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If you're disciplined, it's likely that by the time you ready for retirement, you'll have accumulated funds in several different savings accounts to support you throughout the remainder of your life. Some of these monies may include 401(k) accounts from different employers, possibly some other tax-advantaged accounts such as IRAs or HSAs, and lastly, perhaps some investing accounts. 

When determining how best to withdraw and utilize retirement funds, it’s important to be strategic about the order in which you decide to do so, to ensure that your money goes as far as possible in your retirement. In fact, if you go about withdrawing from your various retirement accounts haphazardly, it could end up costing hundreds of thousands of dollars in retirement income. 

The following are some of the more common withdrawal mistakes people make when planning their retirement. Try to avoid them so your golden years are stress-free. 

Withdrawing from a 401(k) or IRA Before Your Investment Income 

Making the mistake of withdrawing from your 401(k) or IRA first could mean losing potentially years worth of income in retirement savings. Withdrawing from your investments first allows more time for your retirement accounts to grow with compound interest. Mutual funds, brokerage accounts, ETFs, stocks, or bonds are all taxable, so you’ll have to pay capital gains taxes on any withdrawals. Some investments, such as some mutual funds, also require you to pay taxes on distributions each year. 

70 is the Magic Number

If you want to fully maximize your Social Security benefits, you need to do two things: (1) work until your “full retirement” age, which is age 62, and (2) wait until age 70 to begin collecting on those benefits. The reason for this is because the maximum Social Security retirement benefit kicks in at age 70. You could collect earlier, but you will not be getting your full entitlement.

Every year after full retirement, your payout increases by a certain percentage based on specific criteria. To maximize these benefits, try to hold off until you are 70 if at all possible; your payments will be the highest possible, as they increase by 8% every year you wait. 

Wait for Required Minimum Distributions to Kick In

Even though you’re allowed to begin withdrawing money without penalty from your 401(k) at 59 1/2, it isn’t something that you should do if you can avoid it. Again, in this scenario, age 70 is the key; if you’re able, wait until then, as that’s the age at which you’re legally required to begin taking Required Minimum Distribution (RMD’s). The amount you must withdraw will depend on your age and the value of the account at the time. That’s an additional 10 ½ years in which your money can continue to grow with compounding interest!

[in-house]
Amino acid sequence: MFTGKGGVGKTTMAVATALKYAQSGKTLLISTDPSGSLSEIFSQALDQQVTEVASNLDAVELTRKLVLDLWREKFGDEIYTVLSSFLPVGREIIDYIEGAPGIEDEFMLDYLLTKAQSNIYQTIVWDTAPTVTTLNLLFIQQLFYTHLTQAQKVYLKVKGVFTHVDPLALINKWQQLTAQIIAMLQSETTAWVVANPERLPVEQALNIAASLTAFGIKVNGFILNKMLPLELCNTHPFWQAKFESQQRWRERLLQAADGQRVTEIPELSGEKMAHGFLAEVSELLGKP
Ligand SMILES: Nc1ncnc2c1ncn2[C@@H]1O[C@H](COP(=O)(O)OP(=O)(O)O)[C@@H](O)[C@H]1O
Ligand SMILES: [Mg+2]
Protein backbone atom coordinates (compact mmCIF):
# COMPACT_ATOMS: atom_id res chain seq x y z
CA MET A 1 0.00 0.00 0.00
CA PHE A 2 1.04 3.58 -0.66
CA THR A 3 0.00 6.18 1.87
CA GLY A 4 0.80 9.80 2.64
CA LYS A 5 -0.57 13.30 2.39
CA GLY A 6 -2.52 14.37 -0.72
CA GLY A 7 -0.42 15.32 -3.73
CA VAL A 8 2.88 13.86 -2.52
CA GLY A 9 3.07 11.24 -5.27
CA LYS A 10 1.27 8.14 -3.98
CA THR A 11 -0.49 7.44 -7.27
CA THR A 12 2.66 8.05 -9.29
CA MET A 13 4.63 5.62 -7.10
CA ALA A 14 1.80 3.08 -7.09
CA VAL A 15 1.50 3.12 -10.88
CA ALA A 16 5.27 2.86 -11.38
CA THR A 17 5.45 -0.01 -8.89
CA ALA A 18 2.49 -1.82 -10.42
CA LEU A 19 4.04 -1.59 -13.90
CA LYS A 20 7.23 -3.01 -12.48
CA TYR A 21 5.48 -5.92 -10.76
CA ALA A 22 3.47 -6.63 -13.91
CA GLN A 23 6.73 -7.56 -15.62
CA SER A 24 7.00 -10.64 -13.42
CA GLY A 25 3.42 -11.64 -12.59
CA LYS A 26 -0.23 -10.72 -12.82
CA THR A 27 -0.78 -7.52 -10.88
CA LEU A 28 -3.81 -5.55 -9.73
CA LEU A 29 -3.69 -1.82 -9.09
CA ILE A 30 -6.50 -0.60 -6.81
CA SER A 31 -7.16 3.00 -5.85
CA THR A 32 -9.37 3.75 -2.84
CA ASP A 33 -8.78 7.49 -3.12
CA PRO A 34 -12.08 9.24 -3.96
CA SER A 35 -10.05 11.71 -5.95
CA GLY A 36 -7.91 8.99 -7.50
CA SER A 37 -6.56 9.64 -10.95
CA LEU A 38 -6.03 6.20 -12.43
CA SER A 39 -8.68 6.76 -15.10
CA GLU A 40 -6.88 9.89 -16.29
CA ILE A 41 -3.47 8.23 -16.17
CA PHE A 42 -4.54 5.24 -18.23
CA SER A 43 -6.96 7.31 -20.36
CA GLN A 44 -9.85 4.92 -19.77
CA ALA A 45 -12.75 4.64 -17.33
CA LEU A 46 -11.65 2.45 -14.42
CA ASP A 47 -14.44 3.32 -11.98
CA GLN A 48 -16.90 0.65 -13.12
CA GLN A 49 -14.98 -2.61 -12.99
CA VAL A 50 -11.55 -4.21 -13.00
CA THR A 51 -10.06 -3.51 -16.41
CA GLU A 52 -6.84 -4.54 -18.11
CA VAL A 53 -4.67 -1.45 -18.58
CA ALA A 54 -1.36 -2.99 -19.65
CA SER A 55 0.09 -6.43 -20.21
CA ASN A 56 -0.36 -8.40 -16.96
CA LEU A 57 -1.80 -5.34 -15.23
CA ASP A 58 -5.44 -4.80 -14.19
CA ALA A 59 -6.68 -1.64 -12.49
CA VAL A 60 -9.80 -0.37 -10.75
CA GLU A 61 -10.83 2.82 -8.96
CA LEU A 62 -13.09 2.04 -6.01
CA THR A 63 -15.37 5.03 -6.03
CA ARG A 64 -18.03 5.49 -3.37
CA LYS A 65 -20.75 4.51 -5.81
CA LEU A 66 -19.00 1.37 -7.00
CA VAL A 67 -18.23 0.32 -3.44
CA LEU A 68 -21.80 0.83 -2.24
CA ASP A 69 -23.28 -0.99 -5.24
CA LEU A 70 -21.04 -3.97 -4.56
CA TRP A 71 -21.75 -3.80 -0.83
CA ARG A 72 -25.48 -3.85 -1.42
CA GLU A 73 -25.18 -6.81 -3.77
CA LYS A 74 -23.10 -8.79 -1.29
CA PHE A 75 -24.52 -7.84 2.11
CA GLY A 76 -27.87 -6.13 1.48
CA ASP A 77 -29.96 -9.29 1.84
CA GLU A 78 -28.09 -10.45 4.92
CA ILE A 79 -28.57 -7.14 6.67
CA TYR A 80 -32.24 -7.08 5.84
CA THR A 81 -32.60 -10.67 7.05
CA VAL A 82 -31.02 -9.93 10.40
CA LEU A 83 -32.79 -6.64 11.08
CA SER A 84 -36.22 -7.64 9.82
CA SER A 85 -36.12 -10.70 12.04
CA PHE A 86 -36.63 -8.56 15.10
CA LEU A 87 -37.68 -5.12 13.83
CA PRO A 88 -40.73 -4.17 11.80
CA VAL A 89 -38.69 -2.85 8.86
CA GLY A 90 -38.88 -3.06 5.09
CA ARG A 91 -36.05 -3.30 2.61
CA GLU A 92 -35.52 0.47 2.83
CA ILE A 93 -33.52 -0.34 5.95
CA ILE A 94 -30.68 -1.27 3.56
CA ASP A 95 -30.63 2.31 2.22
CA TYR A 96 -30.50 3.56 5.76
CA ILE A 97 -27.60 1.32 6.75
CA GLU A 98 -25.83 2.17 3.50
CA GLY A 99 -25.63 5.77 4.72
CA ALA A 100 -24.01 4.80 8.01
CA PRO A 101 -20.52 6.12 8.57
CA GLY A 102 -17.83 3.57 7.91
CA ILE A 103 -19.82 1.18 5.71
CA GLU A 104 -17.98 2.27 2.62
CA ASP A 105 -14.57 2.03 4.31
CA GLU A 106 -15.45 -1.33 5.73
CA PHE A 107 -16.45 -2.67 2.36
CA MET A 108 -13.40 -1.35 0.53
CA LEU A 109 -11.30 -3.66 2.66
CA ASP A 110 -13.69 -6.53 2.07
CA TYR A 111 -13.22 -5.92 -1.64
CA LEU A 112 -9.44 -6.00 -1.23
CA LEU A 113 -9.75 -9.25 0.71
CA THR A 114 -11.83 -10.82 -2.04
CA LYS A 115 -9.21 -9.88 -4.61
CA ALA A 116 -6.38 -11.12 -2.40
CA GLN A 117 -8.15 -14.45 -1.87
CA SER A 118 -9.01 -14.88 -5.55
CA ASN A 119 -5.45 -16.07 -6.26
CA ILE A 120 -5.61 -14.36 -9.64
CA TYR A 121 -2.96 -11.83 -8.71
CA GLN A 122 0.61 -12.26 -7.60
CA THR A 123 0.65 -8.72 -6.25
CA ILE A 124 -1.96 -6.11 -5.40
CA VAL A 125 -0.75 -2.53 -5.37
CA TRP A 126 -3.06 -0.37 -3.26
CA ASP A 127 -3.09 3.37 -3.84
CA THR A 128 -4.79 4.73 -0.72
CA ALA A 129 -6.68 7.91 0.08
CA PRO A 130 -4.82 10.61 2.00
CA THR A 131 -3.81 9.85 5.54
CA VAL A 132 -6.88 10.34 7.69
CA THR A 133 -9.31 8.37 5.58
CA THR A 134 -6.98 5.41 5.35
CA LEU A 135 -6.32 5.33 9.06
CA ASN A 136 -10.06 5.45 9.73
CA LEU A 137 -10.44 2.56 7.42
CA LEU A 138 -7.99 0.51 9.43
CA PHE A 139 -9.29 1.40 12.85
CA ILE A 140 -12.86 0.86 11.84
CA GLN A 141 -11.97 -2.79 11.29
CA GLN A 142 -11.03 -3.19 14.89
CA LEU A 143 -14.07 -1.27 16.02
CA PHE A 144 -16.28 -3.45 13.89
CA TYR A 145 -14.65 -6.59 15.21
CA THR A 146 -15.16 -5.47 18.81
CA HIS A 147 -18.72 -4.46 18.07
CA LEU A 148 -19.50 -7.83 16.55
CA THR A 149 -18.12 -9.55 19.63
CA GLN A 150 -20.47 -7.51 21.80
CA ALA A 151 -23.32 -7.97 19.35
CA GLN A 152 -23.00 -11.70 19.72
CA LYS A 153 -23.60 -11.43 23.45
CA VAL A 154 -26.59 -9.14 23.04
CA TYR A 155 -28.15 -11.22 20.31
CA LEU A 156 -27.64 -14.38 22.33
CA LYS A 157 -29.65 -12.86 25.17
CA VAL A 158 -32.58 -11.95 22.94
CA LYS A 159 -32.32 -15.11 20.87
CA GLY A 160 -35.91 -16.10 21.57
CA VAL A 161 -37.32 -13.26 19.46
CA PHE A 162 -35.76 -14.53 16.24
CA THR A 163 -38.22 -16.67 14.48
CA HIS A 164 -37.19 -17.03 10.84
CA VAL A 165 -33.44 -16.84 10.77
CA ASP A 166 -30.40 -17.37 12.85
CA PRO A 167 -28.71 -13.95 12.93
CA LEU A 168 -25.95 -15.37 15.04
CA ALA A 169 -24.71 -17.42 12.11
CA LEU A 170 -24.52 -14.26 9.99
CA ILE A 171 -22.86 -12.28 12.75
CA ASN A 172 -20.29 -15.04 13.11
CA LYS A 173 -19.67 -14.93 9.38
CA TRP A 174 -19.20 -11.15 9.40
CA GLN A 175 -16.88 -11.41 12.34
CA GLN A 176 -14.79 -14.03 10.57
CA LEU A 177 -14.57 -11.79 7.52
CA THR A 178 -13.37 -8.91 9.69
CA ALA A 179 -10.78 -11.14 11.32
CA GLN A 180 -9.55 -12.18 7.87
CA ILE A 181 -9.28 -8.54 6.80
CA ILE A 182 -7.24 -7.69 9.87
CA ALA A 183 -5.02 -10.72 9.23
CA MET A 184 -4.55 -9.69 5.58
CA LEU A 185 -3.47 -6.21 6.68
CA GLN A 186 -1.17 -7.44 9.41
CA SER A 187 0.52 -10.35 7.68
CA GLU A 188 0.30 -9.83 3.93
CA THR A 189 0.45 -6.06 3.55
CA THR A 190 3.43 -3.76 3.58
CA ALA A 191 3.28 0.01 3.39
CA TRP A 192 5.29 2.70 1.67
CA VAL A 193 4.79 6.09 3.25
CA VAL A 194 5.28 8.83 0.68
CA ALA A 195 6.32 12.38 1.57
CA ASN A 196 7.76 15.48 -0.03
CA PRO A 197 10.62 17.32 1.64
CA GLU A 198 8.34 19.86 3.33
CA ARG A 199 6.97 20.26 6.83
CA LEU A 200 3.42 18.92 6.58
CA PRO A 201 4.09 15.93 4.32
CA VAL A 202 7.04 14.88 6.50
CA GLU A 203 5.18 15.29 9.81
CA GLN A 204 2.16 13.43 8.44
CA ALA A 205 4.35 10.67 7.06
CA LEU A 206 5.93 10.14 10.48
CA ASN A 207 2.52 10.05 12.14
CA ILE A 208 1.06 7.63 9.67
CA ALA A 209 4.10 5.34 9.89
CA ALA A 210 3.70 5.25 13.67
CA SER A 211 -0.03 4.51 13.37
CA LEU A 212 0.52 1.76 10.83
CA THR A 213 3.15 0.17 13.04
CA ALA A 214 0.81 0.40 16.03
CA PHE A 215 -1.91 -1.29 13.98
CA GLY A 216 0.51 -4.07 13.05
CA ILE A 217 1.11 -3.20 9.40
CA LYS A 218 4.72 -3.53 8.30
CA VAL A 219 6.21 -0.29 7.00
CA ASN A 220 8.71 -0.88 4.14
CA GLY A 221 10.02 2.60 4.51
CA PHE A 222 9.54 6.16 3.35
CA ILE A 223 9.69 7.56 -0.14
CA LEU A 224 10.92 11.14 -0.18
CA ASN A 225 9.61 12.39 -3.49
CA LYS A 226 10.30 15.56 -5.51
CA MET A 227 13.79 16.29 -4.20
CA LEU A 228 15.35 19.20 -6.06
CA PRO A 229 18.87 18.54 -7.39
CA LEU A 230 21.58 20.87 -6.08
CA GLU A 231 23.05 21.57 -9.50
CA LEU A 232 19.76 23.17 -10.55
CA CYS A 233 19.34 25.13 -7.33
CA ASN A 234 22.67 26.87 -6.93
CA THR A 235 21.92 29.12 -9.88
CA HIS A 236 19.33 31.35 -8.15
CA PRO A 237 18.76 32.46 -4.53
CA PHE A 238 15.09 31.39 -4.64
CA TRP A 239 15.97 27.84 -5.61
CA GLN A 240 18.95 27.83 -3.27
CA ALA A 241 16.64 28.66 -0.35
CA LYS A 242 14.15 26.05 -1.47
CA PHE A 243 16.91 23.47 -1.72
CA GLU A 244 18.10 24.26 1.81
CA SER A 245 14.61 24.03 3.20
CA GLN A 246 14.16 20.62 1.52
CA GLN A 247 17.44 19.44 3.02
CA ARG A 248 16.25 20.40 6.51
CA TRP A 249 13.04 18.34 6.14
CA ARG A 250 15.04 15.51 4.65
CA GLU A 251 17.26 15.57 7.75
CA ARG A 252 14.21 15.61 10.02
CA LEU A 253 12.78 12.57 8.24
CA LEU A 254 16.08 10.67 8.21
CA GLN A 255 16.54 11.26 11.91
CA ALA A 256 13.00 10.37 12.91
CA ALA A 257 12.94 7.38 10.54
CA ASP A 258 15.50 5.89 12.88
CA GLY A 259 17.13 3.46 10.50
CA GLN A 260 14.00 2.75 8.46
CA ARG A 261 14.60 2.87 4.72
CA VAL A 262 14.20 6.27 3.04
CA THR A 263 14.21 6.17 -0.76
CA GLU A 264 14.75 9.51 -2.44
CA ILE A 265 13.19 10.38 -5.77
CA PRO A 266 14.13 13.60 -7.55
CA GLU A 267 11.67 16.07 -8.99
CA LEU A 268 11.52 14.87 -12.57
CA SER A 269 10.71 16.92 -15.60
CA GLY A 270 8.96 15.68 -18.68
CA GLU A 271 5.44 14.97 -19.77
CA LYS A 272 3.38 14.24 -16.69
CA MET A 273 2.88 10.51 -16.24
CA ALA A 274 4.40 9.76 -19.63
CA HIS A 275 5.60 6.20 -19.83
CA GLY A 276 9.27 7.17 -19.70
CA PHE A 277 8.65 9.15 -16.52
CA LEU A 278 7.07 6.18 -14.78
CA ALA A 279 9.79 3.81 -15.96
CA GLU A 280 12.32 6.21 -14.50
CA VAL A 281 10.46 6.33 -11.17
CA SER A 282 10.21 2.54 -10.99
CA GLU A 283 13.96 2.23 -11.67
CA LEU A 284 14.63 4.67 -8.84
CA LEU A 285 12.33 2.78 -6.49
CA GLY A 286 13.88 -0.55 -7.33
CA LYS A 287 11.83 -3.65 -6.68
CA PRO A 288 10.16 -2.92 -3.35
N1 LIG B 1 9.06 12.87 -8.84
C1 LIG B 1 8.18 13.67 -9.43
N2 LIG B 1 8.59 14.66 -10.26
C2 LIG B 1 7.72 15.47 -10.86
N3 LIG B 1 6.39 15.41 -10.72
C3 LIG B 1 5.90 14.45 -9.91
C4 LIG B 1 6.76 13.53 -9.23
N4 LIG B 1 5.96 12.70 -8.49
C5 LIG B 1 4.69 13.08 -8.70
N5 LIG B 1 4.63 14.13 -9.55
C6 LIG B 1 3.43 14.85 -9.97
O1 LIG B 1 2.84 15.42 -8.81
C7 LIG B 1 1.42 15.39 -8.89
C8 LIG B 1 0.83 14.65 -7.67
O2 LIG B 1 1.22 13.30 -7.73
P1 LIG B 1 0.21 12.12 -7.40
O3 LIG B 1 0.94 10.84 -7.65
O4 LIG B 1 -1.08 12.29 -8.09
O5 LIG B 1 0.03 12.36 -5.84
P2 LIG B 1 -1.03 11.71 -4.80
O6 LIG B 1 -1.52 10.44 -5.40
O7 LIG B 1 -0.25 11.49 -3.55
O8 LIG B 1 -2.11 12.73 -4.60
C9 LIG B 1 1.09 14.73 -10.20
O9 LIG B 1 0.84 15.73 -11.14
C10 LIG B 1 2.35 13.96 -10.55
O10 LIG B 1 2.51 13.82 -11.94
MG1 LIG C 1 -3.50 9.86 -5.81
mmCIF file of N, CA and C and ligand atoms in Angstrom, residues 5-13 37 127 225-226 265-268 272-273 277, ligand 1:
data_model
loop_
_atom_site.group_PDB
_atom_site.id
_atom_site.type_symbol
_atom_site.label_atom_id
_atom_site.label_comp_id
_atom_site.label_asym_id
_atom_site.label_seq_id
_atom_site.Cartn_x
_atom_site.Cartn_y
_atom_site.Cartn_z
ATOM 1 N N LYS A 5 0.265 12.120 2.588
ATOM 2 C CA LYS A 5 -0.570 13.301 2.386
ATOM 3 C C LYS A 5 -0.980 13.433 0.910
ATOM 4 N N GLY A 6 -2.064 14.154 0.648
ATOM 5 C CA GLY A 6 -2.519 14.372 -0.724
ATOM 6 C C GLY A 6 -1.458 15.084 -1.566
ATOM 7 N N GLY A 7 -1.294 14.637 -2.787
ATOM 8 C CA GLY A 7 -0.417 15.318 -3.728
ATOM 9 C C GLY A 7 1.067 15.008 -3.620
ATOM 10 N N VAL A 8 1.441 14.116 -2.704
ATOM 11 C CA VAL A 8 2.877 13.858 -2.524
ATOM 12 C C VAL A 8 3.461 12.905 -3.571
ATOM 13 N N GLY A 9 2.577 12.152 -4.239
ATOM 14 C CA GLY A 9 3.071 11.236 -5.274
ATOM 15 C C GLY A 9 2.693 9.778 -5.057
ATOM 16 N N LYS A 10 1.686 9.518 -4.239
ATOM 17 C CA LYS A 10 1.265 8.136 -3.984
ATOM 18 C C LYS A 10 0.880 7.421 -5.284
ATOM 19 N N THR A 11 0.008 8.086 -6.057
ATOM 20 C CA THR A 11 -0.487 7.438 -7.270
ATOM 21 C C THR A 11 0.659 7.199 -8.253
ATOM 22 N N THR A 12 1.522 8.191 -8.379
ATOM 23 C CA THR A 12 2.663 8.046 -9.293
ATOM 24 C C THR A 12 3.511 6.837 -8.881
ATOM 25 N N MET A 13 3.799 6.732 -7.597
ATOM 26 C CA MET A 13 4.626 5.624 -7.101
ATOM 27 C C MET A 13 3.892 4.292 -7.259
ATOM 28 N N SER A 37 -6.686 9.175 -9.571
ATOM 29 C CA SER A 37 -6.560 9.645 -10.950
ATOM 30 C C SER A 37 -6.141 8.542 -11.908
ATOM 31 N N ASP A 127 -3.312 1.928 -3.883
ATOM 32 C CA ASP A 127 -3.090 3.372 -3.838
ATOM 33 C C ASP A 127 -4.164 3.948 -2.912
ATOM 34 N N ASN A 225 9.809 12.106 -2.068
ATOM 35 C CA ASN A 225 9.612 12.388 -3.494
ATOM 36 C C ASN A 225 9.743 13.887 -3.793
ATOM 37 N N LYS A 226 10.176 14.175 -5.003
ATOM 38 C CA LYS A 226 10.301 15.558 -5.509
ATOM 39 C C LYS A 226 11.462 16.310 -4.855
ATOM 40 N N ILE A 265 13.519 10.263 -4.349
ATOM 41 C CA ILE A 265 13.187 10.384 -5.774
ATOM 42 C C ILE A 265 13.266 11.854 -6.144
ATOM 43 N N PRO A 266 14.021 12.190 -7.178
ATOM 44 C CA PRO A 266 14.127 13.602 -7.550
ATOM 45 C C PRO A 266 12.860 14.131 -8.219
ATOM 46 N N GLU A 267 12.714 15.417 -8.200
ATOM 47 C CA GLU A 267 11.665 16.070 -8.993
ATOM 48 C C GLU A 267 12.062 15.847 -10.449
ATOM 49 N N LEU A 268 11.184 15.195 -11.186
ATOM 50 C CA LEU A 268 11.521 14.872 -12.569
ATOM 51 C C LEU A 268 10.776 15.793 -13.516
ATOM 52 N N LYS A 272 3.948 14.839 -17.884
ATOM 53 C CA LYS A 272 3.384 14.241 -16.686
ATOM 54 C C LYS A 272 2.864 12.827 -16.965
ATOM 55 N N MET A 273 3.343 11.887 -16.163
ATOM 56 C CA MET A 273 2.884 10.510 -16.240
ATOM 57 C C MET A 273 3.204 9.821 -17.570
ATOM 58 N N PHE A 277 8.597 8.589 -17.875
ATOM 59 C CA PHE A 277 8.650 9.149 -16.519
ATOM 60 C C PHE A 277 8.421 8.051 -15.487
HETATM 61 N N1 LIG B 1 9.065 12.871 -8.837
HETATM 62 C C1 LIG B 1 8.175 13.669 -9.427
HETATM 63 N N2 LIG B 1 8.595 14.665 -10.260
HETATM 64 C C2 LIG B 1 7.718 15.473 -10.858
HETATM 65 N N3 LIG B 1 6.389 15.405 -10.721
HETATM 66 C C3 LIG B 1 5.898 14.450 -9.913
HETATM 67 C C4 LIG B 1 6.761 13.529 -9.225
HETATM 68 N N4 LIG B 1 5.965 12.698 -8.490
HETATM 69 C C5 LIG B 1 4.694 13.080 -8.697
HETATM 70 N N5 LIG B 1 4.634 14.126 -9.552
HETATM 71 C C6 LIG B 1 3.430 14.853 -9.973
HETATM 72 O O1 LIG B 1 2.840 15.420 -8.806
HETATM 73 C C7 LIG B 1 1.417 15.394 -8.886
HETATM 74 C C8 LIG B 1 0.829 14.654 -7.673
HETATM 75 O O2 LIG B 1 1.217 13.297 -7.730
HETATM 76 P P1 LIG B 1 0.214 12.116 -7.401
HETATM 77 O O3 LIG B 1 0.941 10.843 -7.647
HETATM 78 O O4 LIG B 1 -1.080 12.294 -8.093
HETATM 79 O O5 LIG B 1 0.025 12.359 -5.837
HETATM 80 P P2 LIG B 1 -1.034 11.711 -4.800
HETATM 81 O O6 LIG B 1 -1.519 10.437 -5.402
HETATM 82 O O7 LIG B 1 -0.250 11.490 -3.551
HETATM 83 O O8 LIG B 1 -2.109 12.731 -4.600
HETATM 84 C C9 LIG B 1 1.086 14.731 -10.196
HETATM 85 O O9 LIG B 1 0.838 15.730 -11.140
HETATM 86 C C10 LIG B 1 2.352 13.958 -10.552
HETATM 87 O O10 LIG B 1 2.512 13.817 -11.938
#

Exhaust all Other Options Before Dipping into Your Roth 

You should avoid withdrawing money from your Roth IRA for as long as you’re able to. A Roth IRA holds after-tax funds (taxes are paid up front), so the IRS doesn’t need to tax it again, and you also aren’t required to take Required Minimum Distributions. A Roth IRA will continue to grow tax-free for as long as you don’t touch it and instead tap into your other accounts. 

The Optimum Way to Plan Your Withdrawals

Determining the optimal sequence to withdraw money from your retirement accounts is different for everyone, so it’s highly recommended that you speak with a professional financial advisor to determine what will work best for your specific circumstance. That being said, when withdrawing money from your retirement accounts, your primary goal should always be to keep your taxable income as low as possible while allowing your tax-advantaged accounts to continue growing. One way to accomplish this is by using a proportional withdrawal strategy, which involves withdrawing a proportional amount from each one of your accounts based on the proportion of your retirement savings in each account type. This strategy can help stretch your retirement savings by spreading out the tax advantages that your retirement accounts offer so there are not some years where you owe little or nothing and others where you owe a lot. By utilizing this approach, your tax payments every year should be a roughly similar amount, which makes taxes easier to budget for. 

Get Help Dealing With Financial Struggles

Even if your retirement accounts are all in order, many people approaching retirement age still find themselves dealing with significant debt. If you find yourself in this position and are unable to find relief from debt through your own efforts, Financial Rescue LLC may be able to help with debt and tax relief solutions. Contact us today to learn more.

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